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Carlo Cottarelli, the 'Mr Scissors' technocrat who could become Italy's PM

© IMF/AFP/File | This handout photo taken and released by the IMF in 2012 shows then director of the International Monetary Fund's Fiscal Affairs Department Carlo Cottarelli, who now has been summoned for government talks by the Italian president.

ROME (AFP) - 

Carlo Cottarelli, a former International Monetary Fund director, will face an uphill battle should, as expected, he is tasked with forming a technocrat government for Italy in the midst of a deep political crisis and populist rage at the financial "elite".

Cottarelli, 64, will meet with President Sergio Mattarella after talks between the head of state and populist parties on the cusp of forming a new government fell apart over the inclusion of eurosceptic Paolo Savona as economy minister.

Cottarelli's likely appointment as prime minister has already attracted the wrath of the anti-establishment Five Star Movement and nationalist League, which have denounced a "premeditated" strike from Mattarella and European "lobbies" against their proposed coalition government.

The chances of the economist gaining approval for any technocrat government are slim, as Five Star and the League boil with anger at their own coalition stumbling on the home straight.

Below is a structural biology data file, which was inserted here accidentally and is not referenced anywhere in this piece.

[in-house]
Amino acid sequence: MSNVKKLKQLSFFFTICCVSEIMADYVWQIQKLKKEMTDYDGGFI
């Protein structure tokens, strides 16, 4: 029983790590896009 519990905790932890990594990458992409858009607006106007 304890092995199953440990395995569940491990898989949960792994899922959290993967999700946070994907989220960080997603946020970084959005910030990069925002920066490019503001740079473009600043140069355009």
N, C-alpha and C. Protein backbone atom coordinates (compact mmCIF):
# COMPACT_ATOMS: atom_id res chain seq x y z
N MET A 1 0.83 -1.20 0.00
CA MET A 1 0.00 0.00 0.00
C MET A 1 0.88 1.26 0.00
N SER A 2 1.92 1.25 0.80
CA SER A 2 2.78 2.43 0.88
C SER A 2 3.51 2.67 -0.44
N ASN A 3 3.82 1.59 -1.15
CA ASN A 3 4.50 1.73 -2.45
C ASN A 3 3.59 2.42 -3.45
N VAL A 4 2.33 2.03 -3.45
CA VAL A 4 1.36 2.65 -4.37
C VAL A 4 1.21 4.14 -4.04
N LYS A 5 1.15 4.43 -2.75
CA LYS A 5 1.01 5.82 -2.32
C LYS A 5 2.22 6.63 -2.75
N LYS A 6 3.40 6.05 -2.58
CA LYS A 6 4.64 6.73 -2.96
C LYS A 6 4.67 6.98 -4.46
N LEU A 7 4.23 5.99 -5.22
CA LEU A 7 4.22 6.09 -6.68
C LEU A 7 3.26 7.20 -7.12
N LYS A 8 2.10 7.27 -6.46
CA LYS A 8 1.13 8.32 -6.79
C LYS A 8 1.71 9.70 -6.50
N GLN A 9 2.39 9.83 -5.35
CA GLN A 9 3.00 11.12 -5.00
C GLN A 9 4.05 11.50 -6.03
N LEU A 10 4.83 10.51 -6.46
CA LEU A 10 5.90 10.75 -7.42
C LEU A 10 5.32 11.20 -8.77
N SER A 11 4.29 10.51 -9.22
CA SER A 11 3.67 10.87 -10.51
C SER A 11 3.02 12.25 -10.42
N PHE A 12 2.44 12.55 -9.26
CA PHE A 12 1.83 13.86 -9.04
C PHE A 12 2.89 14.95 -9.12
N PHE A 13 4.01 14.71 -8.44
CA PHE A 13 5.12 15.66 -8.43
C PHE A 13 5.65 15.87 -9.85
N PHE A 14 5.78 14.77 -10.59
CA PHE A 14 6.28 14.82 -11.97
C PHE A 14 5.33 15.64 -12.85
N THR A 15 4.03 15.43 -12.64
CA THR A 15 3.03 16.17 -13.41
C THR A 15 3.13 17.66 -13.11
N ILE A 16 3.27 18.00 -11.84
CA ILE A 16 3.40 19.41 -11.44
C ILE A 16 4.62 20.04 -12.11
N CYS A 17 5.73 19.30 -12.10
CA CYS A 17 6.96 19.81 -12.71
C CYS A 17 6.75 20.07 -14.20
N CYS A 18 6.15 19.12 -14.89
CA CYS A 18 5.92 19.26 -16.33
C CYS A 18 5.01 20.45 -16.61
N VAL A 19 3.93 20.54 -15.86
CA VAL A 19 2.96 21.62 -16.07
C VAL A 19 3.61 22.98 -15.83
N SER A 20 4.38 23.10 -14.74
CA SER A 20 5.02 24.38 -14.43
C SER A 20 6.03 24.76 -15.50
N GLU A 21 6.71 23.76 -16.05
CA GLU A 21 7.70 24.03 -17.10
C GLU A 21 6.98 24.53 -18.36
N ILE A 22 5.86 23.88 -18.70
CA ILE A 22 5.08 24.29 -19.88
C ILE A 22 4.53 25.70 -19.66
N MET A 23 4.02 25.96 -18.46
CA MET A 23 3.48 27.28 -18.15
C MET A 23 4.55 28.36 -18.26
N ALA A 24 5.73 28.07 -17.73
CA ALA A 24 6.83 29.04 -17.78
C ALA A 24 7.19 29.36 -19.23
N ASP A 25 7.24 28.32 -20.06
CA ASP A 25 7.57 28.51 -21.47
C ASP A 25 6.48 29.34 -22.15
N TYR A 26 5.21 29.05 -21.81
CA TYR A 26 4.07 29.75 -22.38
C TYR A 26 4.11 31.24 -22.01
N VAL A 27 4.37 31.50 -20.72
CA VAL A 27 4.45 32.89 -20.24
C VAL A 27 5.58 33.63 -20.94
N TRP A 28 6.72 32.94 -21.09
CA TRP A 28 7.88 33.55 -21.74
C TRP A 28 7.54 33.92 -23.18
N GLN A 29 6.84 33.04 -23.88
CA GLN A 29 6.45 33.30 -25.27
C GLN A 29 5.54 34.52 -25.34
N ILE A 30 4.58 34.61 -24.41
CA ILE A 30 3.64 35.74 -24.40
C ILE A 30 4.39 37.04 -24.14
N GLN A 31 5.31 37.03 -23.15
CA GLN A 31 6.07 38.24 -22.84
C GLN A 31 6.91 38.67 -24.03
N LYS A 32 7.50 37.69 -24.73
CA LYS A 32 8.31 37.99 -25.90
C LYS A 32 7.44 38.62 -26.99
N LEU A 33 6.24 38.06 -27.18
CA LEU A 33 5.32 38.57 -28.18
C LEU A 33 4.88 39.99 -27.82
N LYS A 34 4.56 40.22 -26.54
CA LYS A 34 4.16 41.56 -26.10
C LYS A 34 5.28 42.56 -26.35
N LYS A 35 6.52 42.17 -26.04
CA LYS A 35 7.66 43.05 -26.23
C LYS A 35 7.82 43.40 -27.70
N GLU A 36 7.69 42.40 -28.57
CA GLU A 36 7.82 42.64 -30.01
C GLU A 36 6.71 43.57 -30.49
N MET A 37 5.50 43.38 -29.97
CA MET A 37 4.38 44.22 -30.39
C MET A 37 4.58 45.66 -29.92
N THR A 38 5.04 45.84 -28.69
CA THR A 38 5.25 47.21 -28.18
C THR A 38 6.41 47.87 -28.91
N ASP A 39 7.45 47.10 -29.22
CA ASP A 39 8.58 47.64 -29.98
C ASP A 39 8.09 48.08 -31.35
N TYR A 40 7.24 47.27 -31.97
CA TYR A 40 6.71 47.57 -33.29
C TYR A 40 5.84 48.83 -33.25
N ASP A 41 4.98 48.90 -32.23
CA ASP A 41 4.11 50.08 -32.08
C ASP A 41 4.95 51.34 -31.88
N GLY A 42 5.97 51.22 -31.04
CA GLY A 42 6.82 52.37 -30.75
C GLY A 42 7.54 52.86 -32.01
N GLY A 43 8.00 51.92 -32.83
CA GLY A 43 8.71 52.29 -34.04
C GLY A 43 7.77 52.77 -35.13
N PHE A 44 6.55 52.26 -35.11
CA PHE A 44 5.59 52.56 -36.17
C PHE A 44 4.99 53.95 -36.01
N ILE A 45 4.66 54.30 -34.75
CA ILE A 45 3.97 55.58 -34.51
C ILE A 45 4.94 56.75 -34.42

League leader Matteo Salvini said that Cottarella was a "Mister Nobody" who "represents financial institutions", while the head of Five Star Luigi Di Maio laughed off his chances of ever gaining the endorsement of a parliament in which his and Salvini's parties command a majority.

"They've replaced a government with a majority with one that won't obtain one," said Di Maio to supporters at a rally near Rome.

Cottarelli first joined the IMF in 1988, following six years in the Bank of Italy's Monetary and Financial Sector Division.

He was director of the IMF's fiscal affairs department from 2008 to 2013 and became known as "Mr Scissors" for making cuts to public spending in Italy while charged with the revision of public spending by Enrico Letta's short-lived centre-left government.

Looking back on his time under Letta, Cottarelli lamented the resistance of bureaucrats in Rome to help him carry out his role, claiming that "often I wasn't even given the documents I asked for".

In 2014 Letta's successor, Matteo Renzi, nominated him as the IMF's executive director for Italy, Greece and Malta before leaving the institution in October 2017.

Since then Cottarelli has worked as director of the Public Accounts Observatory at the Catholic University of Milan, and as a TV pundit he has offered a string of warnings about the economic cost of the Five Star and League's joint government programme, which includes huge tax cuts and a ramping up of welfare spending.

© 2018 AFP